The thing about art is, really it needs to be setting-evocative.  1920's "classic" Cthulhu/Investigator art; Cthulhu-by-gaslight; Prax; Esrolia; etc...  The BGB, by its very nature, is supposed to be free from any setting.  So for the "eyecandy" effect, you'd need one of those semi-generic "mix 'em all up" covers, and then perhaps several specific and distinctive art styles, per-genre or per-setting, used as-appropriate and as-needed throughout the book...  One thing that I think might work on the cover is to design it as one of those "tapestry-of-history" pieces, beginning witha swords-and-sandals / AncientWorld character and progressing through time...

4 hours ago, Mankcam said:

By rules consistency I think some efforts to make it more or less consistent with CoC 7E is a good move. The basics are already there, spread across the CoC Keepers book, the Pulp book, and the Thru The Ages booklet

It should be reasonably consistent with one of the current setting lines, and I think the RQ line will be more setting specific than CoC, so CoC is possibly the better one to model it from.

While I think CoC7 is the bigger & more-impressive product -- and probably a bigger fan-base than RQ -- it has 2 flaws as a "next BGB" core, IMHO:  first, it's divergent enough to alienate (at least some of, and possibly many of) the grognardian BRP players (who would be among the most-likely customers otherwise); and second, there are 2 firm titles (and one teaser'ed) for the "classic" version of BRP:  RQ:AiG + Mythic Iceland (and a Noir Detective non-CoC book), with stated plans for more in the line.  I think Chaosium has their "internal dev-notes" version of BRP already working, and it'd be a LOT of work to get a CoC7 version going, too...

40 minutes ago, Mankcam said:

However there isnt any word on doing a new edition of  BGB, I am just bouncing ideas around for the sake of conjecture.

No, a "BGBv2" has been firmly-stated as "no such product currently planned, even on the horizon".  But I can bounce a conjecture as well as the next tigger...  :D

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I could envision the Noir Detective book taking a lot of rules from CoC 7E (esp Pulp Cthulhu), and I can envision Mythic Iceland working with either CoC 7E or RQ rules.

Its going to be interesting seeing how both of those products roll out!

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53 minutes ago, Mankcam said:

I could envision the Noir Detective book taking a lot of rules from CoC 7E (esp Pulp Cthulhu), and I can envision Mythic Iceland working with either CoC 7E or RQ rules.

Its going to be interesting seeing how both of those products roll out!

As I understand it, Mythic Iceland is hewing to "BRP Classic"-ish (rather than CoC7) rules; prior announcements have it VERY far along, so I doubt they'd take it back to re-do it with the CoC7 engine.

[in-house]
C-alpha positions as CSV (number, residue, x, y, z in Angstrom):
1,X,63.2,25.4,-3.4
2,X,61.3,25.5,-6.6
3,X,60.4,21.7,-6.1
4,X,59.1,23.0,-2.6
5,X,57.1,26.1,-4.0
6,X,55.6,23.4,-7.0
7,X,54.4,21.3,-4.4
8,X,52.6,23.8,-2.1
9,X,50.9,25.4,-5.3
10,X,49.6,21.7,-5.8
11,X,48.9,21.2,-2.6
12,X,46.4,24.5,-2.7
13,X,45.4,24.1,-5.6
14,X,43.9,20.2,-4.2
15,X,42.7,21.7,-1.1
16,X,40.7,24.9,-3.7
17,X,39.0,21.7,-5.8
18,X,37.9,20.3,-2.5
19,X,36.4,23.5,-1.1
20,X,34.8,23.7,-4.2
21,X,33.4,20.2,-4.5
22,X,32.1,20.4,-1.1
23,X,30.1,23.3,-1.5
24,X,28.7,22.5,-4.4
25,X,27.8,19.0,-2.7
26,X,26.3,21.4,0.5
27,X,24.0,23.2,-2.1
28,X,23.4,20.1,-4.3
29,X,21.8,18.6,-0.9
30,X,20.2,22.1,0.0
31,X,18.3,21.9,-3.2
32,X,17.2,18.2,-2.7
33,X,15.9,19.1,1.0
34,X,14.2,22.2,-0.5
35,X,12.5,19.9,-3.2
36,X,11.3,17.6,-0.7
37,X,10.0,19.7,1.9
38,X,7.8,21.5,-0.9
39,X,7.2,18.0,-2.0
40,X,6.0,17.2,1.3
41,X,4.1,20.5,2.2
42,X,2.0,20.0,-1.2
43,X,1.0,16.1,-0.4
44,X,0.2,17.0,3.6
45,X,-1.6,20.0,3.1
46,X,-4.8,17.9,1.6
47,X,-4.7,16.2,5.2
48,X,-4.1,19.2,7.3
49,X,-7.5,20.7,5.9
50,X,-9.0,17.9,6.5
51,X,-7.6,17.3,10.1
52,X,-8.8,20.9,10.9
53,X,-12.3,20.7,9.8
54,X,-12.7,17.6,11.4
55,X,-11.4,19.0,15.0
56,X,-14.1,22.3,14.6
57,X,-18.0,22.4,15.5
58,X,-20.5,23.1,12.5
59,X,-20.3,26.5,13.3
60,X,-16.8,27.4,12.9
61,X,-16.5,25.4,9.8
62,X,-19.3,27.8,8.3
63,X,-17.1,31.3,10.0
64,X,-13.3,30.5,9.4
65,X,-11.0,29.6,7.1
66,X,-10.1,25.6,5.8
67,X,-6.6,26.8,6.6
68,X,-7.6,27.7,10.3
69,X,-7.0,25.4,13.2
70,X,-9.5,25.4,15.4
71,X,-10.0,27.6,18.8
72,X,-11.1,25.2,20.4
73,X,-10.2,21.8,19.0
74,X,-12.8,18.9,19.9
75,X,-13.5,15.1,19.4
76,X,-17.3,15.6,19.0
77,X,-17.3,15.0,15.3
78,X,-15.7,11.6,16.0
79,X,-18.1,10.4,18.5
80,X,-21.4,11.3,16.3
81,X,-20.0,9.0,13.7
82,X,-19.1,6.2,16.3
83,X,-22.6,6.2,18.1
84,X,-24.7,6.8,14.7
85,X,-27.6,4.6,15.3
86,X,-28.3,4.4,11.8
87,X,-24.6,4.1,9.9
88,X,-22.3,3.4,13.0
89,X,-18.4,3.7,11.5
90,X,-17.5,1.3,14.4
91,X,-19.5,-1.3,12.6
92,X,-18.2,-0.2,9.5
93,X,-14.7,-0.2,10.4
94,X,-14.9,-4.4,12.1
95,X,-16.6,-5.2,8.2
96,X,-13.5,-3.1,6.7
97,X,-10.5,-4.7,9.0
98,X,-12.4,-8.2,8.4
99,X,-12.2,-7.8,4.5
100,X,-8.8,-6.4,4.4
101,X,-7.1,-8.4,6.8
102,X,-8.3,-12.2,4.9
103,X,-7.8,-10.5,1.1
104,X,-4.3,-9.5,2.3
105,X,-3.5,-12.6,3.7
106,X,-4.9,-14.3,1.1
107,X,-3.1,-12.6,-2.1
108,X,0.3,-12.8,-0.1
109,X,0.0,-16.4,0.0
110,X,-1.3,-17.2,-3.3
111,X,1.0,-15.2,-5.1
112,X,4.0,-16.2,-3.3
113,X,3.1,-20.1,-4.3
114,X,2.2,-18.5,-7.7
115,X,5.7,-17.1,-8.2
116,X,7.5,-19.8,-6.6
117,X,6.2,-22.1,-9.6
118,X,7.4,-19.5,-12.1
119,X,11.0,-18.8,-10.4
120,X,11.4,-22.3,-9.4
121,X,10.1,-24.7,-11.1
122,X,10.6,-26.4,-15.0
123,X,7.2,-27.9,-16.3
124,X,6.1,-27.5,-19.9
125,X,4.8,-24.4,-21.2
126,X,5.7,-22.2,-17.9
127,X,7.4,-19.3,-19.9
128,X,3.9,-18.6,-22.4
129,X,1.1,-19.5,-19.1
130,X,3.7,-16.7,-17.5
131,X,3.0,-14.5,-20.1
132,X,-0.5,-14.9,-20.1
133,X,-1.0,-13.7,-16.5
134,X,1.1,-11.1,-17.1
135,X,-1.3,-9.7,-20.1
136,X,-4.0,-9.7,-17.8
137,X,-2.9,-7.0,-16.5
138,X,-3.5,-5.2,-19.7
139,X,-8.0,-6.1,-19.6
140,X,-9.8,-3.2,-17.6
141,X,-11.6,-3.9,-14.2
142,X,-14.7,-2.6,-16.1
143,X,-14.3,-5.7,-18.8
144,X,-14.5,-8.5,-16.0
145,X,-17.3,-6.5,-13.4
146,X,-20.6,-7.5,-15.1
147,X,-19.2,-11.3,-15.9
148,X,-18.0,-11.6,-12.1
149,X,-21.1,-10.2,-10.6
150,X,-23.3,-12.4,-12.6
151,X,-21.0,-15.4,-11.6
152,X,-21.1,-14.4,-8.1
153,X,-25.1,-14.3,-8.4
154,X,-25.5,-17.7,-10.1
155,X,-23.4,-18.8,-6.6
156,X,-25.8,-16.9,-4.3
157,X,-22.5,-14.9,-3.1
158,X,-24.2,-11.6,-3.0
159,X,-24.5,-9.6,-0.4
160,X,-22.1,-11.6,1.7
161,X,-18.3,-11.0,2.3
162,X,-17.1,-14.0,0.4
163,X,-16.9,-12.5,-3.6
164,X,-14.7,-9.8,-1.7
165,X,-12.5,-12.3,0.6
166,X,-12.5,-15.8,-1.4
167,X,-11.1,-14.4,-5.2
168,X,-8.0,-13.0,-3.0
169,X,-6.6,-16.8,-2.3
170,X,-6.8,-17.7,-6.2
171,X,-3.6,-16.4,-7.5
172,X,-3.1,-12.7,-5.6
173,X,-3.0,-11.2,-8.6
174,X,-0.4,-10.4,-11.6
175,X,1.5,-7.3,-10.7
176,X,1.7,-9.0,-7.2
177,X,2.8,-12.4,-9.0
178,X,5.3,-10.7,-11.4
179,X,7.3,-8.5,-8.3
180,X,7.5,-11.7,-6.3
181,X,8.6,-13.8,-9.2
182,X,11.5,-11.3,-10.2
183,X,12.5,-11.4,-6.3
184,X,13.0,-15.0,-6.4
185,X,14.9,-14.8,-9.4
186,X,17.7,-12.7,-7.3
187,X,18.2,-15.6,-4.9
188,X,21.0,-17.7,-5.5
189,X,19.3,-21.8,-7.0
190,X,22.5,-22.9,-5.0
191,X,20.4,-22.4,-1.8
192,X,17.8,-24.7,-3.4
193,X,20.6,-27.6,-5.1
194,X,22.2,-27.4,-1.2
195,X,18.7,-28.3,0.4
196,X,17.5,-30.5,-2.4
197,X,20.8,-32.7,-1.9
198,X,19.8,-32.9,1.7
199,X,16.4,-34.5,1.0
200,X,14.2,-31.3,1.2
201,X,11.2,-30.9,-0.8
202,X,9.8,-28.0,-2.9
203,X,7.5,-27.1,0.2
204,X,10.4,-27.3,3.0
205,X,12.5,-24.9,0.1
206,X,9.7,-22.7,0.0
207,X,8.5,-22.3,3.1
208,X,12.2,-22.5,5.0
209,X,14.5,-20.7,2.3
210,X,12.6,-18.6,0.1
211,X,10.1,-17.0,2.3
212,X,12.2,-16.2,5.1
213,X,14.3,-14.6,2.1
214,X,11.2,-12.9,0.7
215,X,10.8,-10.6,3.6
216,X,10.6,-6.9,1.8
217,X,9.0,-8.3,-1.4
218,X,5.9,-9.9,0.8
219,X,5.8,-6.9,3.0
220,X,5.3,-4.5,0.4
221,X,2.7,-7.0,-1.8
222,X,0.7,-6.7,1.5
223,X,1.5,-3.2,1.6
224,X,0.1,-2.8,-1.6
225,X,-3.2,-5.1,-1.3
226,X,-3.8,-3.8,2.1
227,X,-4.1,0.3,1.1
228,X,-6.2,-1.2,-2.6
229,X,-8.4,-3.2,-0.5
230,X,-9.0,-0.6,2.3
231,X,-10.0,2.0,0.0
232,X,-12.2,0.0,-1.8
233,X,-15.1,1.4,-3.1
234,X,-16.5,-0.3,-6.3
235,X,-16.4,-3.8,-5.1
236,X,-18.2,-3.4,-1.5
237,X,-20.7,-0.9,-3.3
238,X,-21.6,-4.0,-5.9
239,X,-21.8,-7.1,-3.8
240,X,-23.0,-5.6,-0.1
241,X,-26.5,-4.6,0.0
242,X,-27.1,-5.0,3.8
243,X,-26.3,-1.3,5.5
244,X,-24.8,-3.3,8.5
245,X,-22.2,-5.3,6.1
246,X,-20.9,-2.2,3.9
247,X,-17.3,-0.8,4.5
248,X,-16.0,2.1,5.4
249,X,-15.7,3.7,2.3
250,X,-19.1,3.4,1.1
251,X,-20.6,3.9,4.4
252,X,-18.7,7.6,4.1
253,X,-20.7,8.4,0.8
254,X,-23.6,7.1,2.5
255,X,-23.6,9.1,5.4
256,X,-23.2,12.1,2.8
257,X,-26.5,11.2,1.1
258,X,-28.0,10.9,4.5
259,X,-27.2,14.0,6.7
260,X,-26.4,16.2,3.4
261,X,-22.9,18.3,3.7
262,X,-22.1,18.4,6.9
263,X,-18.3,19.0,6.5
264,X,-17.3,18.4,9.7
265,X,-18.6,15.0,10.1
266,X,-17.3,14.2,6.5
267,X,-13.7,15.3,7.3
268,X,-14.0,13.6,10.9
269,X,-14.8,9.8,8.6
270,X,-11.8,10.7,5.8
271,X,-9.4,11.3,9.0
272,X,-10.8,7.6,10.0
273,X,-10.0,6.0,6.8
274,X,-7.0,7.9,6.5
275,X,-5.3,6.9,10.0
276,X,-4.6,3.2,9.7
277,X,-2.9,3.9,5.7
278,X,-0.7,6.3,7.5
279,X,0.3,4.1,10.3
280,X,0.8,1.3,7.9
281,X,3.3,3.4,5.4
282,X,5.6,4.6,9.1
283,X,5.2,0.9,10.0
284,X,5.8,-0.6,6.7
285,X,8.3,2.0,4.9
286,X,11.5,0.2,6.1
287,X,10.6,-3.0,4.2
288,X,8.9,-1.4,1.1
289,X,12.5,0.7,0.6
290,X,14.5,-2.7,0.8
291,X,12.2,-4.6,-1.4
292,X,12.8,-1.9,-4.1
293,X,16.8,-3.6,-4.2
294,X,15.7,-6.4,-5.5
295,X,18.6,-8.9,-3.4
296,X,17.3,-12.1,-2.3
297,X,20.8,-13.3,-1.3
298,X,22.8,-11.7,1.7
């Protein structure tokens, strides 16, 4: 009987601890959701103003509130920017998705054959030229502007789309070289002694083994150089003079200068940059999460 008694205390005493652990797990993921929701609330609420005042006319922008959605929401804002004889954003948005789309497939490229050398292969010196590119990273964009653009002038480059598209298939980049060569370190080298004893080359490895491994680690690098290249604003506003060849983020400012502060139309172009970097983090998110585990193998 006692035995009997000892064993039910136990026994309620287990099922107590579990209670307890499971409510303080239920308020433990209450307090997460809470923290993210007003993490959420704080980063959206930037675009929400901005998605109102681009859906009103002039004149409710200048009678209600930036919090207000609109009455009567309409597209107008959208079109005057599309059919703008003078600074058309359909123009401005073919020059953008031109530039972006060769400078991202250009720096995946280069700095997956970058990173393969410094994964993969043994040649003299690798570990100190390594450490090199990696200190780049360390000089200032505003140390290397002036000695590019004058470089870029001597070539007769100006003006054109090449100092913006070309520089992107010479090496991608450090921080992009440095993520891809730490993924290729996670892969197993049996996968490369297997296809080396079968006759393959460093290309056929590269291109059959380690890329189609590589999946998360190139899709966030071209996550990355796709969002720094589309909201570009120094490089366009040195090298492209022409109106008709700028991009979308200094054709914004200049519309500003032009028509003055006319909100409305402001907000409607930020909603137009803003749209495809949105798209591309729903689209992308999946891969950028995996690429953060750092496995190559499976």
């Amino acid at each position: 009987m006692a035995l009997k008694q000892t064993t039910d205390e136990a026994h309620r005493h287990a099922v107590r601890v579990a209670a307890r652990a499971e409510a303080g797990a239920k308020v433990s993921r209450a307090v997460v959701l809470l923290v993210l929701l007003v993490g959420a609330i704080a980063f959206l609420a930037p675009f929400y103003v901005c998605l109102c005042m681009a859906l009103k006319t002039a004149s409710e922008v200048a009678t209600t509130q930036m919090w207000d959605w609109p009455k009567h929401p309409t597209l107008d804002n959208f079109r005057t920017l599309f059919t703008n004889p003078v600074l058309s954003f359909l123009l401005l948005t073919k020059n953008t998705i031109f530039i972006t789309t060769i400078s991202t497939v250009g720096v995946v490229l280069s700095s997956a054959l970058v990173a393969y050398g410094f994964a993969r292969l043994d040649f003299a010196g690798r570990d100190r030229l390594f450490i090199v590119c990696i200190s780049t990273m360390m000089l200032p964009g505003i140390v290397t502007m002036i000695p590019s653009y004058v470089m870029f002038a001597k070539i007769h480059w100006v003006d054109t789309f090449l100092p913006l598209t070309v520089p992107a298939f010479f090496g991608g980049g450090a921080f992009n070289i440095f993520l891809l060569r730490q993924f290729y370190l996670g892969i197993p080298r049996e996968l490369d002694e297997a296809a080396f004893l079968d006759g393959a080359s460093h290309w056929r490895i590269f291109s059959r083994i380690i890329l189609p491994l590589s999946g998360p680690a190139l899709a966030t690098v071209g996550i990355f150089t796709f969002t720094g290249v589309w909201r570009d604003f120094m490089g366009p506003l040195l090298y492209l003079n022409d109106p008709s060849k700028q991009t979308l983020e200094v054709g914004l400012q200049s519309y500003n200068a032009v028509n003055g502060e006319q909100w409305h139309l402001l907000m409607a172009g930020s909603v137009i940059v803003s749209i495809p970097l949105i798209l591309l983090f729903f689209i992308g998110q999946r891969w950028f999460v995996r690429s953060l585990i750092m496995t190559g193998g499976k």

I honestly have no clear idea how-far into development that "Noir" book is, other than "not as far along;" I suppose a re-working to the CoC7 engine is possible.

 

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'Noir' is not pulp to me... at least not in the sense in which 'pulp' currently used among gamers. Not being fond of the CoC7e alterations I'd hope it would hew somewhat closer to the grittier end of the BGB or RQ2... and not embrace CoC7e's 'gamey-er' digressions.

Edited by Simlasa

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4 hours ago, g33k said:

No, a "BGBv2" has been firmly-stated as "no such product currently planned, even on the horizon".  But I can bounce a conjecture as well as the next tigger...  :D

Correct - as noted above, the BGB is currently in print (softcover), although we are looking at a POD hardcover option.

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15 hours ago, Simlasa said:

'Noir' is not pulp to me... at least not in the sense in which 'pulp' currently used among gamers. Not being fond of the CoC7e alterations I'd hope it would hew somewhat closer to the grittier end of the BGB or RQ2... and not embrace CoC7e's 'gamey-er' digressions.

I agree. 

"Pulp" Cthulhu always seemed a bit redundant somehow, conceptually.  The Cthulhu stories were, after all, pulp fiction.  I know S.T. Joshi et al foam the the face tentacles at lumping HPL in with the rest of the "Weird Tales" crowd, but I think he was more at home there than many adherents care to admit (and yes, I am speaking as a Lovecraft fan).

I'm not sure a "noir" edition is/was ever needed - the 30's/40's isn't that distant from the 20's.  A trip through the library 20th century history section, a couple Robert Mitchum movies on the DVD player, and a couple Raymond Chandler or Ross MacDonald books and you've got the facts and the feel.